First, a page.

The dying of the polar bears

According to photographer Paul Nicklen, this is a picture of climate change. A dying polar bear.

My entire @Sea_Legacy team was pushing through their tears and emotions while documenting this dying polar bear. It’s a soul-crushing scene that still haunts me, but I know we need to share both the beautiful and the heartbreaking if we are going to break down the walls of apathy. This is what starvation looks like. The muscles atrophy. No energy. It’s a slow, painful death. When scientists say polar bears will be extinct in the next 100 years, I think of the global population of 25,000 bears dying in this manner. There is no band aid solution. There was no saving this individual bear. People think that we can put platforms in the ocean or we can feed the odd starving bear. The simple truth is this—if the Earth continues to warm, we will lose bears and entire polar ecosystems. This large male bear was not old, and he certainly died within hours or days of this moment. But there are solutions. We must reduce our carbon footprint, eat the right food, stop cutting down our forests, and begin putting the Earth—our home—first. Please join us at @sea_legacy as we search for and implement solutions for the oceans and the animals that rely on them—including us humans. Thank you your support in keeping my @sea_legacy team in the field. With @CristinaMittermeier #turningthetide with @Sea_Legacy #bethechange #nature #naturelovers This video is exclusively managed by Caters News. To license or use in a commercial player please contact or call +44 121 616 1100 / +1 646 380 1615”

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The U.S. Geological Survey says sea ice is declining because of a warming planet. It has forced polar bears, which feed on seals, onto land where they are dying of starvation, Nicklen says.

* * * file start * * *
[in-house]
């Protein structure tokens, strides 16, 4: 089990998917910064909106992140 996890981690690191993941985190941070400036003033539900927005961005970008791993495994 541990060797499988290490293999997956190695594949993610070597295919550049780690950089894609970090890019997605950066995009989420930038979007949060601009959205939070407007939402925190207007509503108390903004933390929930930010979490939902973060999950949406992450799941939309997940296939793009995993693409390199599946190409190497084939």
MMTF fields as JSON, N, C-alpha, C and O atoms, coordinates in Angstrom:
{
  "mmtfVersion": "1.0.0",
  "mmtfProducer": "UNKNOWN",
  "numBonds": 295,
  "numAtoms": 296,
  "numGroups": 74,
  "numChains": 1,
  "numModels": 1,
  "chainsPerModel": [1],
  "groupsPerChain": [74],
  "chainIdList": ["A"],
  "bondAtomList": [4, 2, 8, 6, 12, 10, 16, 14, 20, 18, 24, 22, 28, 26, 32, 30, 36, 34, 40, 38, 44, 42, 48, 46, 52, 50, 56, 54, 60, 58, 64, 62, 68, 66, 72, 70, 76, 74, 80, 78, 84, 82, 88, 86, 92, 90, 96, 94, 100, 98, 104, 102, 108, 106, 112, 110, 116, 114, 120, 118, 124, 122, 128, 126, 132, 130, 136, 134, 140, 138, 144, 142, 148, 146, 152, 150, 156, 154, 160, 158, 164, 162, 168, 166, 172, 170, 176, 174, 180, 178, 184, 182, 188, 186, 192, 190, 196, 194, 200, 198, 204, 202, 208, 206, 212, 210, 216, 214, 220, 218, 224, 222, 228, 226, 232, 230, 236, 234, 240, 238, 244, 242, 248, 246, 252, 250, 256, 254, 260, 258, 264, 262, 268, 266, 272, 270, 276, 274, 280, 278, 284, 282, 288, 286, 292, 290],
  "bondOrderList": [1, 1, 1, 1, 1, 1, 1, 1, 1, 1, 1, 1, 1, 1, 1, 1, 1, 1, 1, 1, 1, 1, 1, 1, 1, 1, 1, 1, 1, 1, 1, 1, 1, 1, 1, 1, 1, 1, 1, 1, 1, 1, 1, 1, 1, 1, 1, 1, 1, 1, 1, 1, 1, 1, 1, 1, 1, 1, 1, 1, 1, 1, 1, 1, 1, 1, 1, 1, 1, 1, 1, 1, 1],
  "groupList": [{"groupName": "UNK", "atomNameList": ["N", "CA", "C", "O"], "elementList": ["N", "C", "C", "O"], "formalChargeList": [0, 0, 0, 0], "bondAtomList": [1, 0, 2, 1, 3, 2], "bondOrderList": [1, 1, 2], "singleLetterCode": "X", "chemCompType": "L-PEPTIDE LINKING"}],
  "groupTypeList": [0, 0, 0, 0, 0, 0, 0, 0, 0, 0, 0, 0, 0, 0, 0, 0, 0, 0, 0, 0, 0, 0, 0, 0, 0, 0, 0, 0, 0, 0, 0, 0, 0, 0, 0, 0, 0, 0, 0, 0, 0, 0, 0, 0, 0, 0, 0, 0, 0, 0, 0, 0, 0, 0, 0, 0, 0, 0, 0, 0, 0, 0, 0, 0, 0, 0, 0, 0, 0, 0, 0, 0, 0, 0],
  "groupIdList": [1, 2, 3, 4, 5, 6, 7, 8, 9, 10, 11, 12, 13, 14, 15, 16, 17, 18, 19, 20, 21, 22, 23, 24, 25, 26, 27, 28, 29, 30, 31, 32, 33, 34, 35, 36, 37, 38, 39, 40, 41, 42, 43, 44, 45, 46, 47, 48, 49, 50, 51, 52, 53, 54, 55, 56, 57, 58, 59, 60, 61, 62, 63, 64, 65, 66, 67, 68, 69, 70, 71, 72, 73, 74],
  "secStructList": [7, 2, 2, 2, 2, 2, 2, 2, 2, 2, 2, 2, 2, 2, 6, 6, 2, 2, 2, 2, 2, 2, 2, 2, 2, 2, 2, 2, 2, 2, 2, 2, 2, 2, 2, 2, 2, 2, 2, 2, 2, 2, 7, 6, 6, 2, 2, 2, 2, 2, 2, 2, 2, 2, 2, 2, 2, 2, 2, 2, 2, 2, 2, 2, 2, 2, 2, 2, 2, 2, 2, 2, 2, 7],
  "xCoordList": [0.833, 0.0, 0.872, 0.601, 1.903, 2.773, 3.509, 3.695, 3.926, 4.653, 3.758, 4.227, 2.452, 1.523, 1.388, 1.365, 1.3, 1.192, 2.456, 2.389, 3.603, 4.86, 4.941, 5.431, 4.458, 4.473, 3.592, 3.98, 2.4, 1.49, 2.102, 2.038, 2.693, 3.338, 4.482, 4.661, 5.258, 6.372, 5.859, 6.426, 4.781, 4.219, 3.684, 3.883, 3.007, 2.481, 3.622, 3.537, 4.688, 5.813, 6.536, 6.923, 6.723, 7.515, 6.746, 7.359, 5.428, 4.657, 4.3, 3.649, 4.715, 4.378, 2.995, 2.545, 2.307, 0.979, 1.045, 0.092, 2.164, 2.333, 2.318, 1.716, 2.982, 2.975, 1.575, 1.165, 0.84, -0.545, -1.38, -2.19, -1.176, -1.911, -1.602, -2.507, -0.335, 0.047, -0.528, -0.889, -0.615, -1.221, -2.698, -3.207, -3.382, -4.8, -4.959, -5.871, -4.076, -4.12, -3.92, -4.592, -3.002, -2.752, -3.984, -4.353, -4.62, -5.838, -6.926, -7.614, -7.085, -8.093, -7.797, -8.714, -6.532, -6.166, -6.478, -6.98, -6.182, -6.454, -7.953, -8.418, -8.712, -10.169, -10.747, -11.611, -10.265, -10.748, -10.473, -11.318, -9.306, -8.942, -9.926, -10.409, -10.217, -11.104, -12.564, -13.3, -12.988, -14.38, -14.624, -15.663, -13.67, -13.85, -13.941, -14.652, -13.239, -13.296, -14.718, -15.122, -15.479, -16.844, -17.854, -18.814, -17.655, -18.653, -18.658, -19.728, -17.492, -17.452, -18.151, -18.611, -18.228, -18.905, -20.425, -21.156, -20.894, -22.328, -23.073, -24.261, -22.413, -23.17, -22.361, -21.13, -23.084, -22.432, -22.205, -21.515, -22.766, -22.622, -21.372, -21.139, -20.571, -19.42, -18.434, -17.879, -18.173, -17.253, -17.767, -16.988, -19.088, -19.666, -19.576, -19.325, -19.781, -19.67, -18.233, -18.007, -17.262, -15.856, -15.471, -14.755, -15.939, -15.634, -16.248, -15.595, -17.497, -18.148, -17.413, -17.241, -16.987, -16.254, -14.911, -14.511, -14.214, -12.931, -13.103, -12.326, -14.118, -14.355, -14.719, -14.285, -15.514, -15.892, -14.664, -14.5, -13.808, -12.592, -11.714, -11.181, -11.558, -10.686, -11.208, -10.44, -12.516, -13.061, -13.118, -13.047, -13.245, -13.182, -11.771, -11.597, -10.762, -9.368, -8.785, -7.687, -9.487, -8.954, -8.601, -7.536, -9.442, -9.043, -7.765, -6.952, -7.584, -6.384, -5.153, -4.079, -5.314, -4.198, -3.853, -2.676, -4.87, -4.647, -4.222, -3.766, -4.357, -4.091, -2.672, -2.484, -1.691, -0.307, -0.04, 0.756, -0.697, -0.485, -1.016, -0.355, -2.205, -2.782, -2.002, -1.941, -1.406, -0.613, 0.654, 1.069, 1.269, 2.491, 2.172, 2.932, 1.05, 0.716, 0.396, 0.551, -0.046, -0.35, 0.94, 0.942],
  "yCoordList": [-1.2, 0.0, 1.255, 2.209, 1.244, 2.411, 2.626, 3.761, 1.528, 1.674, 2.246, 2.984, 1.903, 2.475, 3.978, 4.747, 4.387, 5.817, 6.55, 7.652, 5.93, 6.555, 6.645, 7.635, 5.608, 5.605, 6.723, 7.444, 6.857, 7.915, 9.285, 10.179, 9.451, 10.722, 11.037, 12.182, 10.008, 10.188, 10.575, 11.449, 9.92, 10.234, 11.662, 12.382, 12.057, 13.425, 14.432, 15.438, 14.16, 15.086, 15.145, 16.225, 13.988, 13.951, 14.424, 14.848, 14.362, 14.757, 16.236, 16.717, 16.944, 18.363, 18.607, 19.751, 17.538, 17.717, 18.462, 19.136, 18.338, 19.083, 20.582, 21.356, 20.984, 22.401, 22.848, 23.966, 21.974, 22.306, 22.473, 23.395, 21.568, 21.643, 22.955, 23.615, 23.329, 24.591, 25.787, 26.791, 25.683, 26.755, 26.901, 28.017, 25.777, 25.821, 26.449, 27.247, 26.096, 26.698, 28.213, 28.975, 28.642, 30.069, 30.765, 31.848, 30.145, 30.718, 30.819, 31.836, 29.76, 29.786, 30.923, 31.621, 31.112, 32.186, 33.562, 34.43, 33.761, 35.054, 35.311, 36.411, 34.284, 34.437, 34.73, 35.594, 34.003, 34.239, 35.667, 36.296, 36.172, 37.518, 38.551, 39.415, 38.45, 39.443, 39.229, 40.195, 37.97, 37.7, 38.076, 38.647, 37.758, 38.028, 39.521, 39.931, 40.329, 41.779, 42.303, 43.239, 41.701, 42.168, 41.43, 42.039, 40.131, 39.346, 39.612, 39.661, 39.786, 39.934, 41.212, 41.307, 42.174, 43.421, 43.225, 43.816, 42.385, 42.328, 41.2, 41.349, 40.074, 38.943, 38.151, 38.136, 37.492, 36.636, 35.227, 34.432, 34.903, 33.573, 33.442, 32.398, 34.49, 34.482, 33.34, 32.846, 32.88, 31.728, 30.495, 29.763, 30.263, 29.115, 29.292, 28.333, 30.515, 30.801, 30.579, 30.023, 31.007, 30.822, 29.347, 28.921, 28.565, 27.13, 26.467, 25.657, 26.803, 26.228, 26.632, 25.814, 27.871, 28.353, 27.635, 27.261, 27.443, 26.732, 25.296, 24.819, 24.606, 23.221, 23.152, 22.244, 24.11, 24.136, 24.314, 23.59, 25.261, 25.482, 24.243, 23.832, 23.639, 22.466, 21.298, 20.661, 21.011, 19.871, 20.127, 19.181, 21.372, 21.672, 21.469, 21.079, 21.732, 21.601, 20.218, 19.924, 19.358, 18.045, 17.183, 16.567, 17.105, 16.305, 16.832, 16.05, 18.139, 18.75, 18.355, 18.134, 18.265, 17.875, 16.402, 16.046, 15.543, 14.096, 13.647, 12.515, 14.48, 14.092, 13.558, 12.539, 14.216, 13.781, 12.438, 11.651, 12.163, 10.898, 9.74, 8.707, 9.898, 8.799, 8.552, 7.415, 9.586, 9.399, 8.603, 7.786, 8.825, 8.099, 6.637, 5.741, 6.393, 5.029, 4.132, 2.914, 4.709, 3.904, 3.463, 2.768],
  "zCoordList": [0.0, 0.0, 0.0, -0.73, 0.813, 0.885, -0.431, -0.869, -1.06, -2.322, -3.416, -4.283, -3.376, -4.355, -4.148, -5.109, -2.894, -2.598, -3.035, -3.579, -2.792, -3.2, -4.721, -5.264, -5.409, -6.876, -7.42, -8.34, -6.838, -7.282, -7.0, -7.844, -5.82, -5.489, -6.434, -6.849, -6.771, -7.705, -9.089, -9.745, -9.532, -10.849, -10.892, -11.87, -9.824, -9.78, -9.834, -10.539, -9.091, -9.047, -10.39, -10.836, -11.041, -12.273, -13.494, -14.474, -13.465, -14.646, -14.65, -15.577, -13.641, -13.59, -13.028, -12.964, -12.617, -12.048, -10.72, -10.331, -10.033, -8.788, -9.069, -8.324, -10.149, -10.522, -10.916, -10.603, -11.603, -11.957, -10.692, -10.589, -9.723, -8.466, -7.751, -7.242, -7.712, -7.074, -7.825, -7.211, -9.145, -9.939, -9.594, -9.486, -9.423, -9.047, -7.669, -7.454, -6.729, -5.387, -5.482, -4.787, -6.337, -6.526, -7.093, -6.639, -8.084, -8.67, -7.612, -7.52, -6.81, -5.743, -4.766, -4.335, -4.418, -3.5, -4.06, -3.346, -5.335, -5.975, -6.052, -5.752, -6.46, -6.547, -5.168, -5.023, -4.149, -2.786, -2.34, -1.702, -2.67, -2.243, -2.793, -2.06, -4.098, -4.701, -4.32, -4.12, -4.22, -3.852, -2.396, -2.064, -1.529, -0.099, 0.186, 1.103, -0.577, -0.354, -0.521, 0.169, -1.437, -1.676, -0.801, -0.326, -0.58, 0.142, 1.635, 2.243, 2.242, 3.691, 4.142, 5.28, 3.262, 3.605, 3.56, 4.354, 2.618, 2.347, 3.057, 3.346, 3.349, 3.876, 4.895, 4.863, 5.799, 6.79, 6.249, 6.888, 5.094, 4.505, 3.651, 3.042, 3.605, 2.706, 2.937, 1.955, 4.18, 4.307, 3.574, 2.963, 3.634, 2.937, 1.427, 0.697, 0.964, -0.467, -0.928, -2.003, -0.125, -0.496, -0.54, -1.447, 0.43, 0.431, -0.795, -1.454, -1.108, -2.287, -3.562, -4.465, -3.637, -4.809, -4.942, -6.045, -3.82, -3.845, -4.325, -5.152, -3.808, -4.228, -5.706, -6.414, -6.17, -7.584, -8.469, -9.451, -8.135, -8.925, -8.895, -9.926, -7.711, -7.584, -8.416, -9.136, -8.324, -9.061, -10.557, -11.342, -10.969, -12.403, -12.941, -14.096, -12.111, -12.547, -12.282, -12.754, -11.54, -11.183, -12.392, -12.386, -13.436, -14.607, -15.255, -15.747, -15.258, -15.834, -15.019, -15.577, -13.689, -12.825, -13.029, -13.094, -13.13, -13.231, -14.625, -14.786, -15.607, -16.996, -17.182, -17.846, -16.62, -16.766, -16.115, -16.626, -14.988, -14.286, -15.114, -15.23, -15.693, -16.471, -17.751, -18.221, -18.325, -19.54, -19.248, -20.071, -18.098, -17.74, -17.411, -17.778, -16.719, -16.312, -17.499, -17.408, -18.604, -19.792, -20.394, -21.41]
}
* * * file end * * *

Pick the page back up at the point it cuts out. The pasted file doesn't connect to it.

Polar bears and climate science are at the heart of a new ruckus between some climate scientists and blogger Susan Crockford, who writes the blog Polar Bear Science.

This is no different from Ian Stirling’s “bear that died of climate changeback in 2013, or several others since then: here, here, and here (one of these incidents also involved the same photographer as this incident, Paul Nicklen). I’ve called this practice of filming dead or dying bears and splashing the photos across the pages of newspapers and the internet “tragedy porn” — a kind of voyerism that leaves people open to emotional manipulation. The internet laps it up.

Meanwhile a paper published in the journal Bio Science, called Internet Blogs, Polar Bears, and the Climate Change Denial by Proxy said Crockford “has neither conducted any original research nor published any articles in the peer-reviewed literature on polar bears.”

“Crockford’s blog frequently extracts partial research outcomes and portrays them as contrary to the documented effects of [human-caused global warming] on sea ice or polar bears,” it said.

The report studied climate change blogs and found 80 percent of the posts dismissing climate change as a factor in the diminishing number of polar bears quoted Crockford’s blog.

Related: How to Talk to a Science Denier without Arguing (Scientific American)